Did you ever watch The Jetsons? It was a cartoon from the early 60s about a family in the future. The show ran in syndication and returned for a brief stint when I was a child.
The Jetsons lived in a dome in the sky where cooking was automated, and Rosie the Robot took care of household chores. Cars both flew and drove themselves. Technology simplified all tasks. Today, Apple’s Shortcuts help get us one step closer to living like The Jetsons.
It’s well-documented that I love Shortcuts, the Apple app that lets users create automation sequences. Over the years, I’ve tried to share that love with everyone by documenting my daily journal shortcut and using the app to create a MadLibs story. Shortcuts truly are the killer feature on all Apple devices.
As of this writing, I have 45 custom-built shortcuts in my arsenal, many that I use daily. Matthew Cassinelli recently shared two of my shortcuts, who worked on the Shortcuts team at Apple and now shares his app knowledge with everyone. He caught wind of a Shortcut I shared on Twitter and highlighted my shortcuts in issues 19 and 20 of his excellent weekly newsletter, What’s New in Shortcuts. Last week I was a guest on the Eight of Sixteen podcast discussing Shortcuts with Mark Ellis.
The goal of Shortcuts is to save time on repetitive tasks. While I think Shortcuts is the best tool for that case, the tool is ultimately meaningless if you don’t think about how to save time in your daily routine. So, instead of sharing more shortcuts today, I want to highlight the two reasons I continually look for ways to automate tasks and save time.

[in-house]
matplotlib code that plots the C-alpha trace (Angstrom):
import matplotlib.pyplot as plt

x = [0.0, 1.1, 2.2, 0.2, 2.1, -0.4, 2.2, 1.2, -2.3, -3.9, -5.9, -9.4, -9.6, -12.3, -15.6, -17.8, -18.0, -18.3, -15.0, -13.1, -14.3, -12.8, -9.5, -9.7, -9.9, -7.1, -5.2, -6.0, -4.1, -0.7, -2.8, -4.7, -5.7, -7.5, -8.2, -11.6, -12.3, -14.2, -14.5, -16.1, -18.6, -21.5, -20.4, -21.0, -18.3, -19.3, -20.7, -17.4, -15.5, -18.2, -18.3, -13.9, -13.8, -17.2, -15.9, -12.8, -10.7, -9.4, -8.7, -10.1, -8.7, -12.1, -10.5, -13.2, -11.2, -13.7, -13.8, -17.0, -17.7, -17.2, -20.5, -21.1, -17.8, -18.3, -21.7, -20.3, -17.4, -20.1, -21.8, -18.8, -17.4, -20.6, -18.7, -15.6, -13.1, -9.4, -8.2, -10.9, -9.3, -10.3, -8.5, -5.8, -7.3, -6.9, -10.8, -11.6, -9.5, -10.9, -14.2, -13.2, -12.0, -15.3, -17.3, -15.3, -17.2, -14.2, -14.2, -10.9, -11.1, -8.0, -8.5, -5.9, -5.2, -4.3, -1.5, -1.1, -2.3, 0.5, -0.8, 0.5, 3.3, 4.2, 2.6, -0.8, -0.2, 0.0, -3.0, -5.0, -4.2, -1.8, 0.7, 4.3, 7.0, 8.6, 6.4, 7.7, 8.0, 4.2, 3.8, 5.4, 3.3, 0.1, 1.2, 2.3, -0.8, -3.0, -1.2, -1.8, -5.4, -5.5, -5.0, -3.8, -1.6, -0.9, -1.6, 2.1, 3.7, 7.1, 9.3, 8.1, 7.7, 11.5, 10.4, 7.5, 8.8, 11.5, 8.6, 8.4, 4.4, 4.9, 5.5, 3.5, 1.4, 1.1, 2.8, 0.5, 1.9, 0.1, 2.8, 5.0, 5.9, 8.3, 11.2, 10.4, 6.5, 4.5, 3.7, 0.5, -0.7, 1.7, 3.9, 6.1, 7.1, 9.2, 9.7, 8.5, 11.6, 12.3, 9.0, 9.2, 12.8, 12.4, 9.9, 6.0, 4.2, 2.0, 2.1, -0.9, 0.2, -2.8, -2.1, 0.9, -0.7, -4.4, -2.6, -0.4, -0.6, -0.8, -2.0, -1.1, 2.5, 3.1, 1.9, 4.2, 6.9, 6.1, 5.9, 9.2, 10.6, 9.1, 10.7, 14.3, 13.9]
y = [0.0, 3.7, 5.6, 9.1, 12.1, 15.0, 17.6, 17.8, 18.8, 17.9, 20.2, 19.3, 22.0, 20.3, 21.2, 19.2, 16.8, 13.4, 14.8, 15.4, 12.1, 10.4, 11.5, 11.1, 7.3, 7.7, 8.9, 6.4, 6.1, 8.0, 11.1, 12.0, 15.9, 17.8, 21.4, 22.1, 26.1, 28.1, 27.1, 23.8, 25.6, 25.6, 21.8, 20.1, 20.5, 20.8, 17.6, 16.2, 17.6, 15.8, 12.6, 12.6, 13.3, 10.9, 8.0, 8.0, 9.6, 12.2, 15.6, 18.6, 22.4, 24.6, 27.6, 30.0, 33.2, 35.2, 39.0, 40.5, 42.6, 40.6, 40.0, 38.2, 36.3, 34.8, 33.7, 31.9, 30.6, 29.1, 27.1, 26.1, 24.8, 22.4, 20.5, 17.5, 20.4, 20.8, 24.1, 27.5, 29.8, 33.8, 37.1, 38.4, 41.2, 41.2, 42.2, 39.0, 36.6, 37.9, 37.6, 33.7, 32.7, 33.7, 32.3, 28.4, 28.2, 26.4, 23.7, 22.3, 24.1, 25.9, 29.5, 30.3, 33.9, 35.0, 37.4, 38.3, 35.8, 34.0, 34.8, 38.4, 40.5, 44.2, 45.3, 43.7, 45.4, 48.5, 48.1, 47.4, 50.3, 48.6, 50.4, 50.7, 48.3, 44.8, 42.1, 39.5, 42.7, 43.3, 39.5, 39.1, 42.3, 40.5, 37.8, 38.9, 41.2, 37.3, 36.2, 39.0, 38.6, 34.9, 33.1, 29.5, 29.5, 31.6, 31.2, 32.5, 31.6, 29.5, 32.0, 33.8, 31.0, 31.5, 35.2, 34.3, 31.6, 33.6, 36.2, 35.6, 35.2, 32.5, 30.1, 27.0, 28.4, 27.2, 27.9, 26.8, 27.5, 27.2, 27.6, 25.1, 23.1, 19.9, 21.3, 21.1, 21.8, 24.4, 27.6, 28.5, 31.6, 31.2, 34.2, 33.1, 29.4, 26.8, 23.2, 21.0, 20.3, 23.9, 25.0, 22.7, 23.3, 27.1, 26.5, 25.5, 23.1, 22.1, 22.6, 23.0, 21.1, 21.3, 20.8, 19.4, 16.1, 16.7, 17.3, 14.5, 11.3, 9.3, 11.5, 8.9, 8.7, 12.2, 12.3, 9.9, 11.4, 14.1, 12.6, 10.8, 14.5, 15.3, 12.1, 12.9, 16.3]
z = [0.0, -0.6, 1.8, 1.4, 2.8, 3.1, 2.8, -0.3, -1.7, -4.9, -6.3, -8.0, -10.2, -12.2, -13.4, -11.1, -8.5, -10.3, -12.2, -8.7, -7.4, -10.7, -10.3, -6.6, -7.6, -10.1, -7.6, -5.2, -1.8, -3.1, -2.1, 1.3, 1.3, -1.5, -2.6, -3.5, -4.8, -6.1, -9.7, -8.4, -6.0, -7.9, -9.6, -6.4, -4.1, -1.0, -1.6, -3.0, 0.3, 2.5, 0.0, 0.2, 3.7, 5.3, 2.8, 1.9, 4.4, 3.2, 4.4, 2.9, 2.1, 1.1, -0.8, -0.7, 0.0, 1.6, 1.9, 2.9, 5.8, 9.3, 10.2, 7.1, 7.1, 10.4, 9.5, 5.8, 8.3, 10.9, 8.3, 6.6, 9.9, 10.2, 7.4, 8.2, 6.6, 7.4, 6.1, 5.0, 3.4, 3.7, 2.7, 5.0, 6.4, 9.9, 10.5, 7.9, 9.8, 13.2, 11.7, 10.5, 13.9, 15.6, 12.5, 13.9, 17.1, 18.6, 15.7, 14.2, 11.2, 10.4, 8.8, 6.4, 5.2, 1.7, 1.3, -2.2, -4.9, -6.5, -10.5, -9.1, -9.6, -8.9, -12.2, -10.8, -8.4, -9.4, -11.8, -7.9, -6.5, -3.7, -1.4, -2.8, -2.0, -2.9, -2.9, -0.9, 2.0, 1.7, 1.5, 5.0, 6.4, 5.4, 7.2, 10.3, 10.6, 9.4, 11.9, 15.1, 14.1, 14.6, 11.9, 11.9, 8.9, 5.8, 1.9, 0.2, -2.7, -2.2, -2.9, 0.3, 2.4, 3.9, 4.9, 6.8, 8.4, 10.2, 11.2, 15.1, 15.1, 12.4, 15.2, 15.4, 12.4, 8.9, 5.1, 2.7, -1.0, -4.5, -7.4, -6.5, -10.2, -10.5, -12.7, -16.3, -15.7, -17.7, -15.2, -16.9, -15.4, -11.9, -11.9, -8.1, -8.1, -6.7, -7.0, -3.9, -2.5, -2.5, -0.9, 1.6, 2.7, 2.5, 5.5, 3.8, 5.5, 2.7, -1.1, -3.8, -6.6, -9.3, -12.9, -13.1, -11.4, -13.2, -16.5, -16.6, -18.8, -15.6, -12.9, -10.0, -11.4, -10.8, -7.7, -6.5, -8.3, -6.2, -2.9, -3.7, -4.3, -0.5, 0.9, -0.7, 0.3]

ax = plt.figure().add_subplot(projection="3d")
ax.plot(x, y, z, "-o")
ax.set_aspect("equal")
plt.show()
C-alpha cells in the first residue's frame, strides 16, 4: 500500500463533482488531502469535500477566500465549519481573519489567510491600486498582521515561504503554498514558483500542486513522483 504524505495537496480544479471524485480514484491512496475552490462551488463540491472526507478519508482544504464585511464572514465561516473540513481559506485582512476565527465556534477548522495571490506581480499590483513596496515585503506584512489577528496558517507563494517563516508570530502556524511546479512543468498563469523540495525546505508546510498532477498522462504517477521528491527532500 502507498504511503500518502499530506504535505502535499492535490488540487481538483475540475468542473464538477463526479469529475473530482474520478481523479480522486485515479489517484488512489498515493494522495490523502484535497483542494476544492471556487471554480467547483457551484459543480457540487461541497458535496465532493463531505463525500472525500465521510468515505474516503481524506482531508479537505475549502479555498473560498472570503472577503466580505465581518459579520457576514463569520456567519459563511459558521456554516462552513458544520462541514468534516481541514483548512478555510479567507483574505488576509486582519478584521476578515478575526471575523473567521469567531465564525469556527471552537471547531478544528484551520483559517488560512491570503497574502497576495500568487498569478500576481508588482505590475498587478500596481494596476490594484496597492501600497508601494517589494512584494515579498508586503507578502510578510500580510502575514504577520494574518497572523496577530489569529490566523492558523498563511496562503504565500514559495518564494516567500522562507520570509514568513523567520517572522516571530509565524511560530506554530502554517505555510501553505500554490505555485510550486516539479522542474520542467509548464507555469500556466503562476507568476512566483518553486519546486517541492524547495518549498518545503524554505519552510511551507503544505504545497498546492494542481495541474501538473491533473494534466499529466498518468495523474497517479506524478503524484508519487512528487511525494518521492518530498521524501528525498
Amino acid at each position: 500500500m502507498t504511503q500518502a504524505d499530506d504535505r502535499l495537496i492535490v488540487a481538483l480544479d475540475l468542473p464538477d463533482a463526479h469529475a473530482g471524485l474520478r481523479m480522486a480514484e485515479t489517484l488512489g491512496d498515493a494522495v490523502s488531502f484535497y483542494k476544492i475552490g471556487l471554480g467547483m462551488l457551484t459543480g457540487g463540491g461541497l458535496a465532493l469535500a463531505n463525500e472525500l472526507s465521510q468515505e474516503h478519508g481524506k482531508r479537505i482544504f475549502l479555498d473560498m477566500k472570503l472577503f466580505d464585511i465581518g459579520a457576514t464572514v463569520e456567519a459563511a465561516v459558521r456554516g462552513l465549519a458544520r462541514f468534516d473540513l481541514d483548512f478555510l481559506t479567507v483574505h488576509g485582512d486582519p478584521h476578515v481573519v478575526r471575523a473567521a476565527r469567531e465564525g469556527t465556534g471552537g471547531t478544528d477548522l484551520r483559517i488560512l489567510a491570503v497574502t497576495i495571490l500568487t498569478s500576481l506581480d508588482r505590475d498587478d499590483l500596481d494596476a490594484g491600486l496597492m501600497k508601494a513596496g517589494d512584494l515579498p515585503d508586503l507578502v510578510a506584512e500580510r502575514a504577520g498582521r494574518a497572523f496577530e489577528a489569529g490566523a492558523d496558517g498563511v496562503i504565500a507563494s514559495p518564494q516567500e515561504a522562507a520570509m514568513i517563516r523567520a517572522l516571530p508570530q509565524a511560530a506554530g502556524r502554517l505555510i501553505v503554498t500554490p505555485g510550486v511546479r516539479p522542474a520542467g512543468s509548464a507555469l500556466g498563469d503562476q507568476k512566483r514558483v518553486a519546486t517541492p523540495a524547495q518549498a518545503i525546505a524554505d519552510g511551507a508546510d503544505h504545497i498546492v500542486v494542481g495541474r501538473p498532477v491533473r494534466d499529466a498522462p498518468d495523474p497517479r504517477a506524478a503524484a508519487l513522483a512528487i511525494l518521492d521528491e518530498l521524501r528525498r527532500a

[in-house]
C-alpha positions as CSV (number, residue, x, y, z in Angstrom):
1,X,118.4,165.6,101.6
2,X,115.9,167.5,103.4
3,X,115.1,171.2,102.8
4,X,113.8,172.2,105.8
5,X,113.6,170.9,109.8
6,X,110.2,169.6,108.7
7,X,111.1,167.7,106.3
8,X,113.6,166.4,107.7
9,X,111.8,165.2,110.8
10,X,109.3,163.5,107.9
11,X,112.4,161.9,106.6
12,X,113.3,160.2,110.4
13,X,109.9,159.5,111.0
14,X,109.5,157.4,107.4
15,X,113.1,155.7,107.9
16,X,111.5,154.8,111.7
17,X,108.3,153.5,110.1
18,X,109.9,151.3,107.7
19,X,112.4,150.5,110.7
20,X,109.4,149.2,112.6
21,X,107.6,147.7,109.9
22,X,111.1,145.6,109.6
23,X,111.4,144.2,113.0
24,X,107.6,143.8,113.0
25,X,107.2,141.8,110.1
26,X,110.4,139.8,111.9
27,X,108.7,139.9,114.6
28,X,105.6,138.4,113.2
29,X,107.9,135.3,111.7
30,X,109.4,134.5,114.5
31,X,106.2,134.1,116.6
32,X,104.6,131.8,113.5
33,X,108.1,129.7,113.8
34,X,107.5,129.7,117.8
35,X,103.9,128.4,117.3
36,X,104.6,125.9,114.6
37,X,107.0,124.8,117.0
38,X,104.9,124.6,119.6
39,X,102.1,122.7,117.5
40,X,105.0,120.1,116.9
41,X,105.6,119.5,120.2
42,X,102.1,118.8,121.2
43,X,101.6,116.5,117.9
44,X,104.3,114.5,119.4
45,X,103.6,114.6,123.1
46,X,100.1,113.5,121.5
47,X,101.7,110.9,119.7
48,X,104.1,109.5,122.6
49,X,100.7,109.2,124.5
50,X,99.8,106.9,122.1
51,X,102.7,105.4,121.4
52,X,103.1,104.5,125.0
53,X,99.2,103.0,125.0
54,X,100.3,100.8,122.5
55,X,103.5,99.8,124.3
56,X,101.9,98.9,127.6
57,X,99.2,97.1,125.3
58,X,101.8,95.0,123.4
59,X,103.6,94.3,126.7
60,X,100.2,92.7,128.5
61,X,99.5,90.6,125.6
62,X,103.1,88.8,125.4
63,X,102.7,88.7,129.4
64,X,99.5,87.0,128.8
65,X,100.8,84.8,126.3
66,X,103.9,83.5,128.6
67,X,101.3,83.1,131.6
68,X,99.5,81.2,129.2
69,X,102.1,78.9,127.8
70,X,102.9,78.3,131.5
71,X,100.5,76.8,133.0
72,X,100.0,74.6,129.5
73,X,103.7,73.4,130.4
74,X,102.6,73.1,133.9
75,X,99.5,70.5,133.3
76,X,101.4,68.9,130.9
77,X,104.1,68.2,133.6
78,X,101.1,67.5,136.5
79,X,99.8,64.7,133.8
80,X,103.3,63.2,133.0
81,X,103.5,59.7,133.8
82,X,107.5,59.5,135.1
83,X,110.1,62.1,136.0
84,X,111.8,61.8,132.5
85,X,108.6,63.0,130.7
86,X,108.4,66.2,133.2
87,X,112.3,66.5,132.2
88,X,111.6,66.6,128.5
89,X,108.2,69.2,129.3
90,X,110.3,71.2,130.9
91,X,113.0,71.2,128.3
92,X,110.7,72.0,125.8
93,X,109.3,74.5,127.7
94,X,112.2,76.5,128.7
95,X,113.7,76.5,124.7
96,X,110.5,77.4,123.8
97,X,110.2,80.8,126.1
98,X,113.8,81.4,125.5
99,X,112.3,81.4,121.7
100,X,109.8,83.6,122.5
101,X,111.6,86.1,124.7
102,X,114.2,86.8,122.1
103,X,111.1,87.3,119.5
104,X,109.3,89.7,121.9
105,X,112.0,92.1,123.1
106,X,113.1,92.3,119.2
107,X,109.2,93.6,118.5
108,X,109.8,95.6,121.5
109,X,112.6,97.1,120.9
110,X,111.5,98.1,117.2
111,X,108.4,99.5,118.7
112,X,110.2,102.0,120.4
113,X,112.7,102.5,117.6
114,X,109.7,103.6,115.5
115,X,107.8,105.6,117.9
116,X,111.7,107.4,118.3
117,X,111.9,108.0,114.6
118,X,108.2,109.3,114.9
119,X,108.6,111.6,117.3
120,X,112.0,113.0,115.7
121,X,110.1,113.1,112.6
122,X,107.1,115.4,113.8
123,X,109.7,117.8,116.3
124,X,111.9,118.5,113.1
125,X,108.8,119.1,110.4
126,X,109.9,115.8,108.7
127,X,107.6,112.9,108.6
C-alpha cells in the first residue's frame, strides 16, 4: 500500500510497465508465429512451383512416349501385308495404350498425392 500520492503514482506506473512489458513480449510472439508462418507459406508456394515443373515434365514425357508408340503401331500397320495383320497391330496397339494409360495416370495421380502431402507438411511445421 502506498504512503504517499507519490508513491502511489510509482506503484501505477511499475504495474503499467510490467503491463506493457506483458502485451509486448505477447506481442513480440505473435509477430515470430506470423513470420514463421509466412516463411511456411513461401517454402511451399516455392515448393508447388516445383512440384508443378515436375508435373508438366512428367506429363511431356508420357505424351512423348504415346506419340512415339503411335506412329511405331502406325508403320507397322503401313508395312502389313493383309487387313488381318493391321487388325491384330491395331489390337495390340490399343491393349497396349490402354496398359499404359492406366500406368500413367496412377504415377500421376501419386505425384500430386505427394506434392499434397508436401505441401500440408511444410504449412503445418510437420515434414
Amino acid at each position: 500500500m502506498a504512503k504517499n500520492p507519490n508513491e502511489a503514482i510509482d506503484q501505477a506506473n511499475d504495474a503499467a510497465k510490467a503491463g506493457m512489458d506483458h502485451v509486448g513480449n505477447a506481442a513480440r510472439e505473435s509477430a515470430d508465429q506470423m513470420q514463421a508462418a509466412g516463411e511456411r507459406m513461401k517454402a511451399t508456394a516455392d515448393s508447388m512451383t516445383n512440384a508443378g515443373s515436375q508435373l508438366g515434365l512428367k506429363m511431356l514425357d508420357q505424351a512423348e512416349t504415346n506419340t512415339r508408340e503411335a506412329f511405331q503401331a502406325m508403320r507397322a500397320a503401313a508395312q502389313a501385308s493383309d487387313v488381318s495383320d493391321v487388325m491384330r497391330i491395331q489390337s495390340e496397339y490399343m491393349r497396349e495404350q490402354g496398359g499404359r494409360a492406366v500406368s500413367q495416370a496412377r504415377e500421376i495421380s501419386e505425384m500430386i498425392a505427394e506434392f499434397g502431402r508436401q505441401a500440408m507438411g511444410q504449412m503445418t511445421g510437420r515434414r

Automation is a Fun Challenge
I love solving puzzles, and automation is the ultimate puzzle. I often think about things I do (like saving documents or turning off lights) and wonder how to make those tasks easier. My brain combines similar things, too. For example, I generally don’t want the lights on when I leave the house, so I wonder how to automate turning them off.
With the help of Shortcuts (and a few HomeKit enabled devices), I’m generally successful in solving automation challenges. There are times I get stumped and look to Twitter for help, and, as I discussed on Mark’s podcast, there’s one super-advanced use case I can’t seem to crack. Though, I like the challenge and figuring out solutions.
Automation Reduces Stress
Ultimately, Shortcuts save time when I work on projects. Exactly how much time is hard to quantify, but it’s enough to notice. This reduction in time leads to a significant decrease in stress. Who doesn’t want less stress in their lives?
For example, sending pitches or interview requests is stressful. You want to send a form email for simplicity, but you don’t want it to seem like you’re sending a template. Rewriting takes time and adds stress about misspelled words and improperly used commas.
Instead, I created a detailed Shortcut that has options and variables. Technically, it’s a form email though the finished product appears as something written specifically for the intended recipient. Plus, I trust the outcome since I meticulously checked the spelling and grammar while creating the shortcut. Less stress. Less mess.
While we haven’t quite gotten to the point where living with technology is equivalent to living like The Jetsons, we’re getting there. Instead of just enabling mindless scrolling and content creation, our phones and computers can make life in the real world easier. It’s up to us to unlock the potential.
Now, can someone build me a flying car?
How do you save time with everyday tasks?